More Than a Third of CSN Students are Over 25

By Christina Wilson

Older students can do very well in college as they tend to have stronger focus, maturity and are driven to accomplish degrees that can lead to professional success. College of Southern Nevada has many of these non-traditional adult learners and is committed to helping them obtain their goals.

Typically students come right out of high school to attend college at CSN with approximately 63 percent of attendees under the age of 25, according to CSN’s 2017 Facts in Brief. Wonderfully 37 percent of students at the College are over 25, with the largest segment at 14 percent in the age range 25 to 29 and 8 percent in the age range 30 to 34.

In 2018, the Association for Non-Traditional Students in Higher Education awarded CSN with the Nontraditional Student-Friendly Award for providing resources that help non-traditional students achieve academic success.

“The adult learner programs at this College has proven to be successful at catering to their non-traditional students by designing programs around their non-traditional students’ needs and providing resources and the support they need to achieve educational success,” according to a written statement by the Association.

According to the National Center for Educational Statistics out of the Department of Education, “In 2018 a projected 12.3 million college and university students will be under age 25 and 7.6 million students will be 25 years old and over.” The older group saw a small decline in attendance during the past eight years but still that group comprises 38 percent of those in college nationwide. CSN emulates the national statistics.


Elyce McClendon, CSN student who is 30 years old, thinks she performs better now than she would have right out of high school. “My grades now compared to 10 years ago are great. Now that I am older I have a more serious disposition on school and my future. I also have a stronger support system than I did and I am financially stable enough to work less and focus on school more.”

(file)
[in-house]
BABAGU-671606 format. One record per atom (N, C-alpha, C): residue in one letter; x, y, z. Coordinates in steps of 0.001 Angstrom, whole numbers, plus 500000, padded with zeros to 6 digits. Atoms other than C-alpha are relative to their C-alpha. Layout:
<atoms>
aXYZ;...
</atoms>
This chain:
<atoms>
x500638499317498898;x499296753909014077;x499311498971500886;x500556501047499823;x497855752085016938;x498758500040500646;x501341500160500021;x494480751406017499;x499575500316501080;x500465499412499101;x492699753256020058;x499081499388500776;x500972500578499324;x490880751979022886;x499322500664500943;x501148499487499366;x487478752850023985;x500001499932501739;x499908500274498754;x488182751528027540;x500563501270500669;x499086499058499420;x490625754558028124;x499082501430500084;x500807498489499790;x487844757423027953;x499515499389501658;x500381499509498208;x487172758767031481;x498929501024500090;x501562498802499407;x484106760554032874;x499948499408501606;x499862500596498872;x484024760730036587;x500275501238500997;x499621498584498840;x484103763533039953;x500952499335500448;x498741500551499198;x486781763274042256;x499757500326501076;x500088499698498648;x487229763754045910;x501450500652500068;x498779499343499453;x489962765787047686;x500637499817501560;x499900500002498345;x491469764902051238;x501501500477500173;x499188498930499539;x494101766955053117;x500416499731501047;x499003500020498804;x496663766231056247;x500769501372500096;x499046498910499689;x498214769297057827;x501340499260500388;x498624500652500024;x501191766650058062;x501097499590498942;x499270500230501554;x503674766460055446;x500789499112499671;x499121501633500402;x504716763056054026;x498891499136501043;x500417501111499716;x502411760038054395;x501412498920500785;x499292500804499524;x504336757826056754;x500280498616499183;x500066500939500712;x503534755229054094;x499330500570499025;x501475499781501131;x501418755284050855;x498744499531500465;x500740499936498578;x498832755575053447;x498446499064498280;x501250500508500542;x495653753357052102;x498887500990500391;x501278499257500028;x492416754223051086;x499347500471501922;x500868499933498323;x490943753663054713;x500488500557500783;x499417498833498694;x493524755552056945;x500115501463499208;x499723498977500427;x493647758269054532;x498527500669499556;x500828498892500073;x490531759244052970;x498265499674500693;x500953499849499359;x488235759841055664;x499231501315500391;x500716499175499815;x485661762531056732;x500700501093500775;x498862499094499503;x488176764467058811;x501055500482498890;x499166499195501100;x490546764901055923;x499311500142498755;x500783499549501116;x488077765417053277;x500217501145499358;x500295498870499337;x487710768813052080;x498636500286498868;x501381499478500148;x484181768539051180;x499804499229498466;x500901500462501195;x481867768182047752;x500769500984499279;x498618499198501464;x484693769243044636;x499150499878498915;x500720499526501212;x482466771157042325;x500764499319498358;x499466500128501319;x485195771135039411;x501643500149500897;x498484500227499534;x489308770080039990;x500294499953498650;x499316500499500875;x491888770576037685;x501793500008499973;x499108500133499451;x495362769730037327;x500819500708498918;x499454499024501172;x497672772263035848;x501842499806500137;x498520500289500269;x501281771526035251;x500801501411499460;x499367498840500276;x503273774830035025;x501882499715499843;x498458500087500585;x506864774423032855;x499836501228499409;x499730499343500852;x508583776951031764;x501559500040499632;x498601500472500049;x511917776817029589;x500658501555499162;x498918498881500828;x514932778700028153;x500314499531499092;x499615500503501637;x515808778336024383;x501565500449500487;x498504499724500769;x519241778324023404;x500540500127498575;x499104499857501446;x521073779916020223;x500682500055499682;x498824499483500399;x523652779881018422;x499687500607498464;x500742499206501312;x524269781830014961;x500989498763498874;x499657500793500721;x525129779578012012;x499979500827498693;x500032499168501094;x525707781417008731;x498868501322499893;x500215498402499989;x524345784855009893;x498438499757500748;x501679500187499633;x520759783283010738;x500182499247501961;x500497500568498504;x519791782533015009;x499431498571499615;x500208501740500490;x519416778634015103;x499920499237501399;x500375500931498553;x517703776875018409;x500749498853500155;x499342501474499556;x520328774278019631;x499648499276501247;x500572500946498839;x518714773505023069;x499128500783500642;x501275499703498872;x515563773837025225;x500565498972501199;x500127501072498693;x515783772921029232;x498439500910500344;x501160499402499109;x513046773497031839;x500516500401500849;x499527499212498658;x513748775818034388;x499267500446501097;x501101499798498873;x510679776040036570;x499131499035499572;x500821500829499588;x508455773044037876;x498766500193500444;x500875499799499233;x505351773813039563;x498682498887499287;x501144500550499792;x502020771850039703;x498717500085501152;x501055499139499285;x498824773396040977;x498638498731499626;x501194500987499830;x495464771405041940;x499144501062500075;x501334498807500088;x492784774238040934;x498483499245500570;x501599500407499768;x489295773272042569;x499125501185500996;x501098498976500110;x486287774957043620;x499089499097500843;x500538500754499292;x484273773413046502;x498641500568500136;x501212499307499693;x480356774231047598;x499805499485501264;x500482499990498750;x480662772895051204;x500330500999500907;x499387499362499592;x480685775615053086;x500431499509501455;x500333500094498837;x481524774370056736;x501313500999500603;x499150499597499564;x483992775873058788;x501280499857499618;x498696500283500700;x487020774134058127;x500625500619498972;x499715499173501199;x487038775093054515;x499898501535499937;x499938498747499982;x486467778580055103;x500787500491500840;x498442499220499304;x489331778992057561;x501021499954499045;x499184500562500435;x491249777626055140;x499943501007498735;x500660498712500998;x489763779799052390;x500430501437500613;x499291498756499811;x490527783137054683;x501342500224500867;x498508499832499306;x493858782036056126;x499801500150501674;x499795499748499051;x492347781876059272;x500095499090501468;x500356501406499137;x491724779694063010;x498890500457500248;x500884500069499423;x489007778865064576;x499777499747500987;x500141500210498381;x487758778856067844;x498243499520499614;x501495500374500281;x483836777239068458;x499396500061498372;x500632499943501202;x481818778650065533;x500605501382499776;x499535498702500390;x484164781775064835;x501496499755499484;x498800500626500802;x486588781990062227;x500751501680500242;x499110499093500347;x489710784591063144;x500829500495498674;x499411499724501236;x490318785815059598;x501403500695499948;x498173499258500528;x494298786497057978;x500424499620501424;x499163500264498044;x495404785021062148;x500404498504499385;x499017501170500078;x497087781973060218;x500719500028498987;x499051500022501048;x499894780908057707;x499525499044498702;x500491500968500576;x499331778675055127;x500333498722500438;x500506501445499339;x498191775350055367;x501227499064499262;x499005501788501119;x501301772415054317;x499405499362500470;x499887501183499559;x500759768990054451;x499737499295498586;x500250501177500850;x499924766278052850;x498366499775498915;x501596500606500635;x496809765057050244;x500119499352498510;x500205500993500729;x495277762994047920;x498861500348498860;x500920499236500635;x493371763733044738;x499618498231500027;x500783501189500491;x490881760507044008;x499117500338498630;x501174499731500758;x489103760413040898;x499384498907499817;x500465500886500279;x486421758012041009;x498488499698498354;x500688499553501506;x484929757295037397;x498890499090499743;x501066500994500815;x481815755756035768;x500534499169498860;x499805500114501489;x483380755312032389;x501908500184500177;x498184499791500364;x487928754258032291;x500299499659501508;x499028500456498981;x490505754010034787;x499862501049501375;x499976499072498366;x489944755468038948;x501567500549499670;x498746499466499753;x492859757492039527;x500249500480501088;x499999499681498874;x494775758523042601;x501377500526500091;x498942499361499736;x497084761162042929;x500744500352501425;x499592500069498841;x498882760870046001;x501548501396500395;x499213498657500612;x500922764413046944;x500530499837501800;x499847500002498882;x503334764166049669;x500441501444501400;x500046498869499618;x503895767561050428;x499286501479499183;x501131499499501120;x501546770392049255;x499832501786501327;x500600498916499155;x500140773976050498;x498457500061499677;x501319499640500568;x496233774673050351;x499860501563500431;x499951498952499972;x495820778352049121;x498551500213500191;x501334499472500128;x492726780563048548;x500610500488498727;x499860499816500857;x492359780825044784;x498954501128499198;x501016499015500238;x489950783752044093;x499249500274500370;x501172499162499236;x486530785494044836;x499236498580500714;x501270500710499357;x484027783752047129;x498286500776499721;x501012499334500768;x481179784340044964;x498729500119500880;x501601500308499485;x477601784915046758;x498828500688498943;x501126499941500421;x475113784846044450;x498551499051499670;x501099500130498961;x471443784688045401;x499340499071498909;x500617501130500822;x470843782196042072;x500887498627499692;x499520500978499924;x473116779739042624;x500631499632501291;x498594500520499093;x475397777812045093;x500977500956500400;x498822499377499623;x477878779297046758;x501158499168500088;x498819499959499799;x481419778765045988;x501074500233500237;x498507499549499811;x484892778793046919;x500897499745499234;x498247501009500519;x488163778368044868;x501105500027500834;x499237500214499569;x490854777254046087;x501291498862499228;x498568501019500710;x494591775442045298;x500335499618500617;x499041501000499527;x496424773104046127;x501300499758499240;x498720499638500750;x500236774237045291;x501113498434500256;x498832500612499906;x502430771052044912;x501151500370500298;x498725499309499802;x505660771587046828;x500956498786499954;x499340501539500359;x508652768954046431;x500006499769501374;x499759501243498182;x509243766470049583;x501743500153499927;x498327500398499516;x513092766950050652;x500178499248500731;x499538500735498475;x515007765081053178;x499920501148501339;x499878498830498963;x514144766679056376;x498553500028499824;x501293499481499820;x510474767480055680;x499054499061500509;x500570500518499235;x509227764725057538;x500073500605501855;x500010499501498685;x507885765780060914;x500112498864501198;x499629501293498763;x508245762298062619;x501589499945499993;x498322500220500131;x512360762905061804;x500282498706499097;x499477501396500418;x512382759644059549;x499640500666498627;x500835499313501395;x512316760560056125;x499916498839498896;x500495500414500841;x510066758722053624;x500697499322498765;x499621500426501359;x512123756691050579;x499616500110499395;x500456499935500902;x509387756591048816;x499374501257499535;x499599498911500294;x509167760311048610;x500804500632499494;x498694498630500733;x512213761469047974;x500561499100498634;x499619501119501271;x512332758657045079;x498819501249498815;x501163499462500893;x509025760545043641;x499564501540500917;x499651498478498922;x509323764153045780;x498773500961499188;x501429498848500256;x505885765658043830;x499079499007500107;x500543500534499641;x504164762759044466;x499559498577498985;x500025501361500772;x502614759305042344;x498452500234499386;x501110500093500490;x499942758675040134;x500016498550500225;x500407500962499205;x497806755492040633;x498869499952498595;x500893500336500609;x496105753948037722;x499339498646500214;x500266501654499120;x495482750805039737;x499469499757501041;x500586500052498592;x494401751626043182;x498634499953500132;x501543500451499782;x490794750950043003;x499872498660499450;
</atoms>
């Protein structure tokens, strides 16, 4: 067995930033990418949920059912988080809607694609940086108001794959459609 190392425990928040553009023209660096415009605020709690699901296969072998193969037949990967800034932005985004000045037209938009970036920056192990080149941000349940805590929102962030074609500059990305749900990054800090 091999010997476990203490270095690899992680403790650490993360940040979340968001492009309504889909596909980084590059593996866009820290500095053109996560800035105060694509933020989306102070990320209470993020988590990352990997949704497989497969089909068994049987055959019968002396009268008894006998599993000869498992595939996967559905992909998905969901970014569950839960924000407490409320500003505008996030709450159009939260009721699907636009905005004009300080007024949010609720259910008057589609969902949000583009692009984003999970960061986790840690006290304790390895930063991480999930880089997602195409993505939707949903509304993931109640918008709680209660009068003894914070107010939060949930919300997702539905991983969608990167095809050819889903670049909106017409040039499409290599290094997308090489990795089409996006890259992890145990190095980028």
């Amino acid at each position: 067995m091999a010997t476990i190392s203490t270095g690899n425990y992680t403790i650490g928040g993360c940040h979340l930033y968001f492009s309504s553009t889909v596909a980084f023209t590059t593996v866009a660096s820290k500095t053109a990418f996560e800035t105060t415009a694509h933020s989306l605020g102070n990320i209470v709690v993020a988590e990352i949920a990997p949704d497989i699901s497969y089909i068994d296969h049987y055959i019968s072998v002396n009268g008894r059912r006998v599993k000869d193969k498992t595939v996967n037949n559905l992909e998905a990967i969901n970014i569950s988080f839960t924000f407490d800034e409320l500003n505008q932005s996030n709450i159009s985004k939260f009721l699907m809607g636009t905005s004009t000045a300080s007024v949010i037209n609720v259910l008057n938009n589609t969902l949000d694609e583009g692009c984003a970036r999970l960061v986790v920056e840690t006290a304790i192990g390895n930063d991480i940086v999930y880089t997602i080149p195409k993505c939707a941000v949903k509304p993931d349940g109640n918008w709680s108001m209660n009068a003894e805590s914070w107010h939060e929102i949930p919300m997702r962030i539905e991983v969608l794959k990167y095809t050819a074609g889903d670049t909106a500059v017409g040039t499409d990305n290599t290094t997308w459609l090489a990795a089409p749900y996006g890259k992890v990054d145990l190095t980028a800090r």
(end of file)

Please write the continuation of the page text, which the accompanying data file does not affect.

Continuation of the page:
Alejandra Rodriguez, a 26-year-old CSN student, said, “I actually think I am a better student today than I was in high school. When I was in high school there was nothing that I wanted to get out of the experience; I just wanted to get out. It would have been nice to know what I wanted to do right out of high school but not everyone gets that lucky.” She waited a few years and now sees the value in pursuing her education with a stronger focus. She is working towards an accounting degree.

Elizabeth Corella, a 41-year-old CSN student—who dropped out of school when she was younger and later got her GED—decided to dabble in college in her late 20s. She returned to college to finish what she started 11 years ago. Even though she feels she wasted many years not getting an education, Corella stated if she had gone to high school and college when she was younger, she would not have taken her education seriously. Now she wants to become a radiation technician.

“I can tell you that I’m happy now being at CSN; I feel so comfortable being here,” Corella said.


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